These cars may look like they belong in a museum, but they are still being put to use today.
Pre-war cars are some of the most interesting automobiles to look back at. As we’re thick in auction house season, all eyes are on the muscle car market, so it’s refreshing to see the vehicles featured in Hagerty’s Why I Drive series, as this owner has saved a collection of cars from a museum.
Subject of this episode of the web series, Blaine, is an avid car and bike enthusiast, founded Blain Motorsports Foundation, which specializes in finding, preserving, and restoring pre-World War I race cars. In his own shop, he has seven of the 20 Nationals known to still be in existence. His passion for finding these antique race cars started when a family friend passed away and left him a trunk with a racing sweater bearing the name “National” on it, thus igniting the curiosity that led to this collection.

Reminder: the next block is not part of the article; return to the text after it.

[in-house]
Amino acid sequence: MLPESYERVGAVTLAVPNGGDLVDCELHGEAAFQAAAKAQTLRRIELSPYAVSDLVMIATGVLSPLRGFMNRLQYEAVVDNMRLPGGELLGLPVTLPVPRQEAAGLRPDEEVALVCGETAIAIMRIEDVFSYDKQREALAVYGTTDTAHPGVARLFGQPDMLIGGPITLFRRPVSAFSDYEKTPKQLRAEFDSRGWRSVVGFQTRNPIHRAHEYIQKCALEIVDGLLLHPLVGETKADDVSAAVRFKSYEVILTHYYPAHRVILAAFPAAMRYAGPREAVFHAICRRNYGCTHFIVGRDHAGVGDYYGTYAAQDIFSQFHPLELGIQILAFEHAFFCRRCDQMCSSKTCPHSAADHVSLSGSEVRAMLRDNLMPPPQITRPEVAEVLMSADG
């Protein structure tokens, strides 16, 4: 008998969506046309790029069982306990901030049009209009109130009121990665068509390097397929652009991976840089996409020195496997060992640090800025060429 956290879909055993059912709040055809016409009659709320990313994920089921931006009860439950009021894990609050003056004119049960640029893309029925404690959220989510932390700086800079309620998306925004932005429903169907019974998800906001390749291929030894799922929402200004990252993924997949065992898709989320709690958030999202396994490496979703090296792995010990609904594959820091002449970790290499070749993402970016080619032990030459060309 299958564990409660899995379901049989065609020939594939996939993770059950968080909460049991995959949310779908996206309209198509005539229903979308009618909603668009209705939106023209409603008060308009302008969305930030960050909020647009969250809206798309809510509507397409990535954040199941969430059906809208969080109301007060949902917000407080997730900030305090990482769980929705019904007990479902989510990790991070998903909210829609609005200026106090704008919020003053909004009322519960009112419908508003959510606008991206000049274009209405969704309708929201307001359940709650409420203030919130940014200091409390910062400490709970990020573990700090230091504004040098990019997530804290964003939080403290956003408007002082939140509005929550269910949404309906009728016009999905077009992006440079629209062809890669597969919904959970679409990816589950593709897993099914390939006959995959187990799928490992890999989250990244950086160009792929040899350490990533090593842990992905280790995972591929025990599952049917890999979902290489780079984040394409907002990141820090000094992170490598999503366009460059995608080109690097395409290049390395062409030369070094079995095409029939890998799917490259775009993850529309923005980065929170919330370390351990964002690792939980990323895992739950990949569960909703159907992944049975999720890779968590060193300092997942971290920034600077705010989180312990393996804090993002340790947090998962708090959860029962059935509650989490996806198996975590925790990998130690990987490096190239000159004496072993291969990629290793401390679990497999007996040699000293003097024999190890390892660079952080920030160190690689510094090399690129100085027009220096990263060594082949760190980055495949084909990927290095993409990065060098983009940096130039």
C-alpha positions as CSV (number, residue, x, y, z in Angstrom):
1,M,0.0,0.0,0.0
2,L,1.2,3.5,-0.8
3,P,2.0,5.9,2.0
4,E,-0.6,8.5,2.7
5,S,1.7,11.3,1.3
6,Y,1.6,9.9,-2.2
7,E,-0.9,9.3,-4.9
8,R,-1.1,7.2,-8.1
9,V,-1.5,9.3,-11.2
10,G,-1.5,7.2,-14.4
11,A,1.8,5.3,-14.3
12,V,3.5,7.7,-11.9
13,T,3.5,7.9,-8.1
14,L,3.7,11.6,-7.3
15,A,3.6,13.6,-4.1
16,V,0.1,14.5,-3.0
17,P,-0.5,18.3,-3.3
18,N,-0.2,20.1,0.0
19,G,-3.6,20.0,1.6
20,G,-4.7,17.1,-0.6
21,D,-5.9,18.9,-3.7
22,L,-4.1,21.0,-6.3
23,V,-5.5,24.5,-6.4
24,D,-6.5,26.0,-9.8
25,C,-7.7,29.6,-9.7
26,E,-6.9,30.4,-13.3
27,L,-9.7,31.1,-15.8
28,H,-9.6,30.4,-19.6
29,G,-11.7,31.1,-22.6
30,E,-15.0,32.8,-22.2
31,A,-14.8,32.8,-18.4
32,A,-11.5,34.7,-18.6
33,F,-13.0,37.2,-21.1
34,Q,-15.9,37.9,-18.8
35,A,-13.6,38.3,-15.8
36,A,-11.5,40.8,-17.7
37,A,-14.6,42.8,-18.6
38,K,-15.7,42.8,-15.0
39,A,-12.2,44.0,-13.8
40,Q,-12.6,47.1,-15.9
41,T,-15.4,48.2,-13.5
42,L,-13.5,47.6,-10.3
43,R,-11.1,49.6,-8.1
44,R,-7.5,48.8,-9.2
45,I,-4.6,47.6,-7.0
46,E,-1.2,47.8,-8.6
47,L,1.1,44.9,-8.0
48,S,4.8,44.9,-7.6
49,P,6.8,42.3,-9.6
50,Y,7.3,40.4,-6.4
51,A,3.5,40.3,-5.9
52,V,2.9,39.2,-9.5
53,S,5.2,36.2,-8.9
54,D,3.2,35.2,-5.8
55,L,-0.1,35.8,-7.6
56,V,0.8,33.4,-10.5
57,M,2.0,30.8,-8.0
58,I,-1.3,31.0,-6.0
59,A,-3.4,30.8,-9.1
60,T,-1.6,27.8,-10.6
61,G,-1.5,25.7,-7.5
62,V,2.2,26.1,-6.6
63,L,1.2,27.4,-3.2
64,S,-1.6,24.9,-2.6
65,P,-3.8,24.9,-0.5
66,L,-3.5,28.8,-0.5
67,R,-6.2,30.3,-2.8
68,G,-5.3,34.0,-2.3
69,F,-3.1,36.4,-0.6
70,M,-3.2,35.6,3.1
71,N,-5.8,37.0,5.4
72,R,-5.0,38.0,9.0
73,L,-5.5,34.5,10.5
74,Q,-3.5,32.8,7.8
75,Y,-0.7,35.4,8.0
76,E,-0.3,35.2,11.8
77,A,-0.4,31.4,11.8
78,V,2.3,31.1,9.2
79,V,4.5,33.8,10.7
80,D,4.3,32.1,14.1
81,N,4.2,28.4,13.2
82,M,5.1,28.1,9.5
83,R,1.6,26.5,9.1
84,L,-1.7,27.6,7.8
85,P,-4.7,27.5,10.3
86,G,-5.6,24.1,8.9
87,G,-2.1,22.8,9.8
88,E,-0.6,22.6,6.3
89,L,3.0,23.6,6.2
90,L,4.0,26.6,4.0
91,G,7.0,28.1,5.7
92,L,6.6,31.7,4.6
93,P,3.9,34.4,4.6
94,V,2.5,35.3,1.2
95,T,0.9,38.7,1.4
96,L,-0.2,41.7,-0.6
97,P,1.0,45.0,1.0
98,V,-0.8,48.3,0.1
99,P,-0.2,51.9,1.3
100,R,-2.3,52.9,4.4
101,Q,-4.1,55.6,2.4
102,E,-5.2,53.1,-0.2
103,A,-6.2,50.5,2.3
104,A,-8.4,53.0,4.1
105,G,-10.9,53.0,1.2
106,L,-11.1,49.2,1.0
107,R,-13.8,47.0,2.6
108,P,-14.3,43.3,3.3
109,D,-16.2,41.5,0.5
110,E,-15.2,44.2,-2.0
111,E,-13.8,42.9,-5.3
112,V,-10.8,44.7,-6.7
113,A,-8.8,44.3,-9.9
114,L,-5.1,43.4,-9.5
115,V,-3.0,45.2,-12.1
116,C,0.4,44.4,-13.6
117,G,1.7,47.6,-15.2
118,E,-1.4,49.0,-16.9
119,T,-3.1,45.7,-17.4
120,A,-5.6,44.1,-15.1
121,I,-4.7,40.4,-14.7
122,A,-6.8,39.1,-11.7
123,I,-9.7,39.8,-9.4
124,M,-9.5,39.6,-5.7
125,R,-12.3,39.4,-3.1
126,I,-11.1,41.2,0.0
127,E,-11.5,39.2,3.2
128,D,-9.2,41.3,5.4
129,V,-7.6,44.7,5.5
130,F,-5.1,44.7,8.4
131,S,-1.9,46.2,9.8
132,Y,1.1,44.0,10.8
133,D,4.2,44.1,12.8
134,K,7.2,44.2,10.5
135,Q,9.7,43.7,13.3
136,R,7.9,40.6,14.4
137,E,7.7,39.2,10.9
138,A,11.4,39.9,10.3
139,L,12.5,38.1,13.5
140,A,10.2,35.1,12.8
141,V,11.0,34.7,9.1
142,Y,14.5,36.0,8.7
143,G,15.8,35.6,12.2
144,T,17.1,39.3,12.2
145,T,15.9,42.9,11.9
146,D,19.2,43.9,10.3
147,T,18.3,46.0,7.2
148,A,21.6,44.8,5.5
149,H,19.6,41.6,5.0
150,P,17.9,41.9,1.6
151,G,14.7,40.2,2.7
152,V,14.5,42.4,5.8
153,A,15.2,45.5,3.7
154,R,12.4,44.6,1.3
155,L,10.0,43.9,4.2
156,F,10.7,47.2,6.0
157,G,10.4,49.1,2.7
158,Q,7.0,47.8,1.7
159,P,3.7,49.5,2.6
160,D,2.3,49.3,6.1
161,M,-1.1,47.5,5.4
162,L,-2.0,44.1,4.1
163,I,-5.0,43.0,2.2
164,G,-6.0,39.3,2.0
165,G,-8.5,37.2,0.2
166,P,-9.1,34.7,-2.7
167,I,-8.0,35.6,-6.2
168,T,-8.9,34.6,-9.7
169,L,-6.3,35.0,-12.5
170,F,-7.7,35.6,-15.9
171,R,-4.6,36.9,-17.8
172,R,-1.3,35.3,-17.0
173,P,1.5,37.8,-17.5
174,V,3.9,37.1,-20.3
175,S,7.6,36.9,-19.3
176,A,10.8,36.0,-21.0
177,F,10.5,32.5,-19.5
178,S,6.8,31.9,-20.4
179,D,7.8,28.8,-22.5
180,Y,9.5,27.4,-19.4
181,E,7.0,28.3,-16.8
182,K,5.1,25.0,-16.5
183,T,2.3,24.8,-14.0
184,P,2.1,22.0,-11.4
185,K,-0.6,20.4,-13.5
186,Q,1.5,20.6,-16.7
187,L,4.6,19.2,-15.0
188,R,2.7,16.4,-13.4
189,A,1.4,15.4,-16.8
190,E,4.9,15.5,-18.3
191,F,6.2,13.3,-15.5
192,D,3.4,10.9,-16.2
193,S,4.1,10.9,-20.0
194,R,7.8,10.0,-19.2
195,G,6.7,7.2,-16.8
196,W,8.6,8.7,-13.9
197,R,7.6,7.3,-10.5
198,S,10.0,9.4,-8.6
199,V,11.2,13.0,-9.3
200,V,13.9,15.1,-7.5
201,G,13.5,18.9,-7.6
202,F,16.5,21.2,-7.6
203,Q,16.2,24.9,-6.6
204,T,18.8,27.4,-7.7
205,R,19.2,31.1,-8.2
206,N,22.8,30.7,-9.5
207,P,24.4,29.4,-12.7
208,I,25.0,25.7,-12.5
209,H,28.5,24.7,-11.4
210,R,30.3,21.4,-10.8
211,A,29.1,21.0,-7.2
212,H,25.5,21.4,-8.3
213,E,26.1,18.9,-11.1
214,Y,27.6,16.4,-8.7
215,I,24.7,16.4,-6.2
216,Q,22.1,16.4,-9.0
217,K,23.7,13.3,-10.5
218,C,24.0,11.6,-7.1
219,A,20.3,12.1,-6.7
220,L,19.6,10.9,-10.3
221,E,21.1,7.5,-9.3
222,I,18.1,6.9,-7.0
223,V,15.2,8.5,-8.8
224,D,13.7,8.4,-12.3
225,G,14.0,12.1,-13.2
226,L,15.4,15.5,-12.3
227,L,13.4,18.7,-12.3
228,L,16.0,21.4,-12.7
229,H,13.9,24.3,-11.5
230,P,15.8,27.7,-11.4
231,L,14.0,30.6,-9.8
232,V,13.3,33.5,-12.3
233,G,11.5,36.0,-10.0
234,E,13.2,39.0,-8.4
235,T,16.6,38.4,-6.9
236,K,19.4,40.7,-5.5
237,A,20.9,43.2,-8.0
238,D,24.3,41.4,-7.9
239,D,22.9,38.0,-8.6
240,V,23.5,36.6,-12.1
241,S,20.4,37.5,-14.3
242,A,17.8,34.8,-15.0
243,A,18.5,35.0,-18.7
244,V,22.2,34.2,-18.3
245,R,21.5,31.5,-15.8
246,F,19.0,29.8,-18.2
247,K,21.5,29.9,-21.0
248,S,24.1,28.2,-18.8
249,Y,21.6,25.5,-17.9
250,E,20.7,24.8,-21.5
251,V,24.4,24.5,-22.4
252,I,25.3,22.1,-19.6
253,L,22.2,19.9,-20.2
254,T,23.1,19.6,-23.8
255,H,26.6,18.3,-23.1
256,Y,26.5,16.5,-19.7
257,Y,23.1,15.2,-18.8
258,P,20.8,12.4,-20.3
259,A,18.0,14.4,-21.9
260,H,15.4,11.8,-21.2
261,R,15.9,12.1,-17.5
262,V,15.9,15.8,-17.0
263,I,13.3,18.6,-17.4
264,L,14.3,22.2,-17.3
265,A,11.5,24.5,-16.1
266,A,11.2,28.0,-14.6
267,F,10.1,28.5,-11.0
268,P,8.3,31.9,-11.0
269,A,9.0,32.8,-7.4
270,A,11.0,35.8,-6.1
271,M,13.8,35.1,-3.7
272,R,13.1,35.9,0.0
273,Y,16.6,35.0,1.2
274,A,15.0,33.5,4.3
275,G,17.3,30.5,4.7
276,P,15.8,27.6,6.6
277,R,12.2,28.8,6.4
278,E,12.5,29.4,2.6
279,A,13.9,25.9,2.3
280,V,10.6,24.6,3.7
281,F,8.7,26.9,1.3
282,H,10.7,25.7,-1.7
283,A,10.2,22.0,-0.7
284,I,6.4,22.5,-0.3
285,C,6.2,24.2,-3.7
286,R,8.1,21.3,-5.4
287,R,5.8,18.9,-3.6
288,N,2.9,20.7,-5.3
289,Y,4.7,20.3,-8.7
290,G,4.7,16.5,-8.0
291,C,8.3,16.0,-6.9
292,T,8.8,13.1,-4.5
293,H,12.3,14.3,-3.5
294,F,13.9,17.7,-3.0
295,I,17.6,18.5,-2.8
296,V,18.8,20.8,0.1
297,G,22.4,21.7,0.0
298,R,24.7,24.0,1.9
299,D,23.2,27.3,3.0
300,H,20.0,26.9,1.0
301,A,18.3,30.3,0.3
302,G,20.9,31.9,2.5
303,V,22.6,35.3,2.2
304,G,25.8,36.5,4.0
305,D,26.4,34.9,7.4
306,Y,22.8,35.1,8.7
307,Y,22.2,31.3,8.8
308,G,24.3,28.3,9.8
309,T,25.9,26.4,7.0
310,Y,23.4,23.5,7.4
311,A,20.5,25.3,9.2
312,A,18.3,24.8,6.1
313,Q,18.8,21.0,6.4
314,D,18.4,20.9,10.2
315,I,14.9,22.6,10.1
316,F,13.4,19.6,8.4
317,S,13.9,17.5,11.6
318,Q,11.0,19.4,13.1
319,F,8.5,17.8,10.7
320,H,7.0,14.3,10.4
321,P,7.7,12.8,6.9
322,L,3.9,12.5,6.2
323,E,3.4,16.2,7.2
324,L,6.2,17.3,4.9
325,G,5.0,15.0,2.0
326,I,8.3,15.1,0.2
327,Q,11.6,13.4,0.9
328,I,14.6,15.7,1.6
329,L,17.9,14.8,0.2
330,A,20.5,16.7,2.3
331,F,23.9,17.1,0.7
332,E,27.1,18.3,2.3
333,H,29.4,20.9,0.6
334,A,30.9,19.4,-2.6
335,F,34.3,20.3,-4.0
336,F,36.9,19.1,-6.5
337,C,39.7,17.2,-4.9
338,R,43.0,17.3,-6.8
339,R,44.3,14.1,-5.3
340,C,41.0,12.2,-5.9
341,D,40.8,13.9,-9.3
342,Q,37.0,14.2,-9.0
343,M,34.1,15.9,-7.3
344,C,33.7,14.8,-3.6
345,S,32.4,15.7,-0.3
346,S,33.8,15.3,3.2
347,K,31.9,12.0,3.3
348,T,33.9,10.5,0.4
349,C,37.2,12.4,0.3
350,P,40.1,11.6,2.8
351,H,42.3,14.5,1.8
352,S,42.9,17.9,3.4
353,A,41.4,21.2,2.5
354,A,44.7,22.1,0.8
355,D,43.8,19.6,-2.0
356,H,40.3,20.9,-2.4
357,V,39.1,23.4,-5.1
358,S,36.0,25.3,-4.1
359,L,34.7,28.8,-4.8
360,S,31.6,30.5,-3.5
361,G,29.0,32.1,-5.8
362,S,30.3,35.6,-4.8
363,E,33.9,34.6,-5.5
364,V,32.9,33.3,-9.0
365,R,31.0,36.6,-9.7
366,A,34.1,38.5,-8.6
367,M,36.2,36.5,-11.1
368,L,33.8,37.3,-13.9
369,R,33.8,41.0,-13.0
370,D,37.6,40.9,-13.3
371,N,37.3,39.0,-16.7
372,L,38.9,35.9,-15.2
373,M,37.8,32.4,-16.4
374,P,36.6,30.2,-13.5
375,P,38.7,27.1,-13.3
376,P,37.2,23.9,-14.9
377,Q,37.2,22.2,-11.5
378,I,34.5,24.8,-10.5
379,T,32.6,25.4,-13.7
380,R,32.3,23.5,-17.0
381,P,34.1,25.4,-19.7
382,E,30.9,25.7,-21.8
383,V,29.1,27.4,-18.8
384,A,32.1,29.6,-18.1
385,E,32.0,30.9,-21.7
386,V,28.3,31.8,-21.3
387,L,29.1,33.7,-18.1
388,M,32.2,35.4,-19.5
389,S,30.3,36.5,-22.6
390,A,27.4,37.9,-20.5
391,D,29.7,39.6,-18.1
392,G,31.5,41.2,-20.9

One of these cars is a 1911 National that took on the very first Indy 500 - this car has a massive 450 cubic inch engine, which makes 100-horsepower (remember the era we’re talking about here). There’s not much potential anyway since the engines only rev to about 2000 rpm. “Anything beyond that,” Blain notes, dryly, “and big pieces of metal have a tendency to fly out of the engine.” Also in the collection is a 1912 Packard that is believed to be the oldest Packard race car in existence.
These machines are not just there to look at, Blain and his group of fellow enthusiasts throw on period correct racing gear and take these cars out for a “race” through the area.